Do you think Prom sends a damaging message to young girls, as the writer of this opinion piece suggests? Do you think girls HAVE to spend $1000 on Prom and poor girls are looked down on if they don't spend that much? Did you spend that much on your prom and would you spend that much on prom for your son/daughter?
Spring may be graduation season, but the most coveted rite of passage for many teenage girls is the prom.
From the latest craze of "promposals" to the minute-by-minute social media broadcast of it all, the rituals of prom form a throwback cultural primer called "How to be a young woman." Teen girls are competing relentlessly to be queen.
The queens of prom are the conventionally beautiful, the wealthy and the heterosexual -- always passively waiting to be asked.
Isn't prom just a fun dance that hardworking students deserve? Sure, but it's also an event where girls internalize damaging cultural messages. Those who are exalted on this "once in a lifetime" night offer an object lesson in how modern girls are expected to look and act.
Prom is a cultural report card of sorts on how well, or not, young women are doing.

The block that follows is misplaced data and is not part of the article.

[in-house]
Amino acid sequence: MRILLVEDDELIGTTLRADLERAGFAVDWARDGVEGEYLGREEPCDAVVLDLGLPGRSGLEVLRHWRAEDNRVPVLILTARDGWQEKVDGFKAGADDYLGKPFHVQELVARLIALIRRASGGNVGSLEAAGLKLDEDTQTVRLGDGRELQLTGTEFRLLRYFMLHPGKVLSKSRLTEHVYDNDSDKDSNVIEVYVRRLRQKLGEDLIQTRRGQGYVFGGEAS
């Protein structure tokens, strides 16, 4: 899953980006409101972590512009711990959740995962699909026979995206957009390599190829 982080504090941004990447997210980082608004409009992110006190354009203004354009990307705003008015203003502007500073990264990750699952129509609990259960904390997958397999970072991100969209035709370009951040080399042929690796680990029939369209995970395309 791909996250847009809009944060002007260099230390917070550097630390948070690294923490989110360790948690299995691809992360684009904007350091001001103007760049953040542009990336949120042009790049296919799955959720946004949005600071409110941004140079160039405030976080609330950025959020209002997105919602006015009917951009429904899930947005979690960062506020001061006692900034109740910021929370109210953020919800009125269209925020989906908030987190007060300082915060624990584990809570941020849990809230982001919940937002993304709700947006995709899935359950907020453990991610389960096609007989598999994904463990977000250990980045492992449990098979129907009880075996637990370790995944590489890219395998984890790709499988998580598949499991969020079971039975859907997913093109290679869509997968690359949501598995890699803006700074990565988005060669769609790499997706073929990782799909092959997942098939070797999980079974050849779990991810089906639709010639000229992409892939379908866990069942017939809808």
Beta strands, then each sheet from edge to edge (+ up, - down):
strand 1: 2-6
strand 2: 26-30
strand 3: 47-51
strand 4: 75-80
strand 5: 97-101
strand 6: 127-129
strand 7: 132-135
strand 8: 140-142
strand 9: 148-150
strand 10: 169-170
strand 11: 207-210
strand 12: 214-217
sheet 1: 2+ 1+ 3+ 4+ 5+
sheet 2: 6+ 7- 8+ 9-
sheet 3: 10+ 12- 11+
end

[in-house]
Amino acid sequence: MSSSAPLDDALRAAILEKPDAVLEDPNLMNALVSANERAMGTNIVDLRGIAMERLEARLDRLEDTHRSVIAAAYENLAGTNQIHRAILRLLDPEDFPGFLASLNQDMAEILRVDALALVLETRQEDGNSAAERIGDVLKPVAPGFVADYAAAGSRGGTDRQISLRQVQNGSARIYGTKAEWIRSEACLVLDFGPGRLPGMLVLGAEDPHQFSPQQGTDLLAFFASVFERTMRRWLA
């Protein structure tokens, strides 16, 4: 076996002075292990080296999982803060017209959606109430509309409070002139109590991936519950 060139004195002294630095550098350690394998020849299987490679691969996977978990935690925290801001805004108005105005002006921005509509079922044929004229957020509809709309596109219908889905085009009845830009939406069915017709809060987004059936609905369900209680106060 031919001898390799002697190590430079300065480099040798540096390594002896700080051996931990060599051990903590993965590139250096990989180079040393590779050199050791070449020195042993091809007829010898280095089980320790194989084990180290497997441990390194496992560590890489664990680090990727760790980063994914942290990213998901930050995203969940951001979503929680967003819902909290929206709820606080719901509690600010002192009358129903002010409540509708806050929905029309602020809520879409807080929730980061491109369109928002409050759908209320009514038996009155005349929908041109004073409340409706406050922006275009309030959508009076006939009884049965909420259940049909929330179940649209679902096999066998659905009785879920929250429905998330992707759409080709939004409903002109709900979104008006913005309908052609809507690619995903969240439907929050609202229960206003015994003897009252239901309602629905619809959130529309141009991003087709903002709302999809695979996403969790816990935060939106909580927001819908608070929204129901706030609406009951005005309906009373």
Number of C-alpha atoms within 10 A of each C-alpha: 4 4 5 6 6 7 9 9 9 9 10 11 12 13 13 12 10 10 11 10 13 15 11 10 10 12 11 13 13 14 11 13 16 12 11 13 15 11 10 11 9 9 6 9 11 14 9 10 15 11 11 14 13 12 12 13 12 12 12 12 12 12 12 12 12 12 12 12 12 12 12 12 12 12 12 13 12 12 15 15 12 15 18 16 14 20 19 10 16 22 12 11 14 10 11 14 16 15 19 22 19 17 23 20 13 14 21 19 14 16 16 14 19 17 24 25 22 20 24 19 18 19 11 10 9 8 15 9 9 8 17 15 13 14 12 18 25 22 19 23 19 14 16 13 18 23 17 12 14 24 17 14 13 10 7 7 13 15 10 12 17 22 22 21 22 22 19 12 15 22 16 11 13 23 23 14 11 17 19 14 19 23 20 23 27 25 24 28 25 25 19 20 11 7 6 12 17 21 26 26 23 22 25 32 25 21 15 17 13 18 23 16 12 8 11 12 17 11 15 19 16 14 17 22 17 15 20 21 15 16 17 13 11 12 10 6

Here's what a bright 17-year-old girl learns as her lace gown drags behind her into the school gymnasium:
She learns that she must have money to attend the prom
Prom was modeled after the debutante ball of the old days, where elite girls formally announced they were ready to date, while a hand-picked bevy of suitors watched. Today, prom is still a rich girl's party.
In 2013, prom spending will rise on the shoulders of a more robust economy. Families who plan to spend money on the big night are expected to drop an average of $1,139. All that cash might be good for business, but it disadvantages the poor and working class girls who can't keep up. Meanwhile, boys can get away with renting a tux for less than $100.
She learns that conventional beauty is valued above all else
Girls will spend lavishly on expensive dresses and shoes, along with professional tanning, hair and makeup. The final look is a far cry from Molly Ringwald's original, homespun vibe in the '80s teen classic "Pretty in Pink."
Instead, girls are angling for the Hollywood red carpet look. Oscar gown knockoffs, such as a copy of Jennifer Lawrence's pink Dior dress, are among the most sought after this season.
Prom drops girls squarely into the beauty spending pipeline. It prepares them to shell out a disproportionate amount of money on their appearance as adult women, when they will spend $7 billion annually on makeup alone.
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Opinion: The damaging messages of proms - CNN.com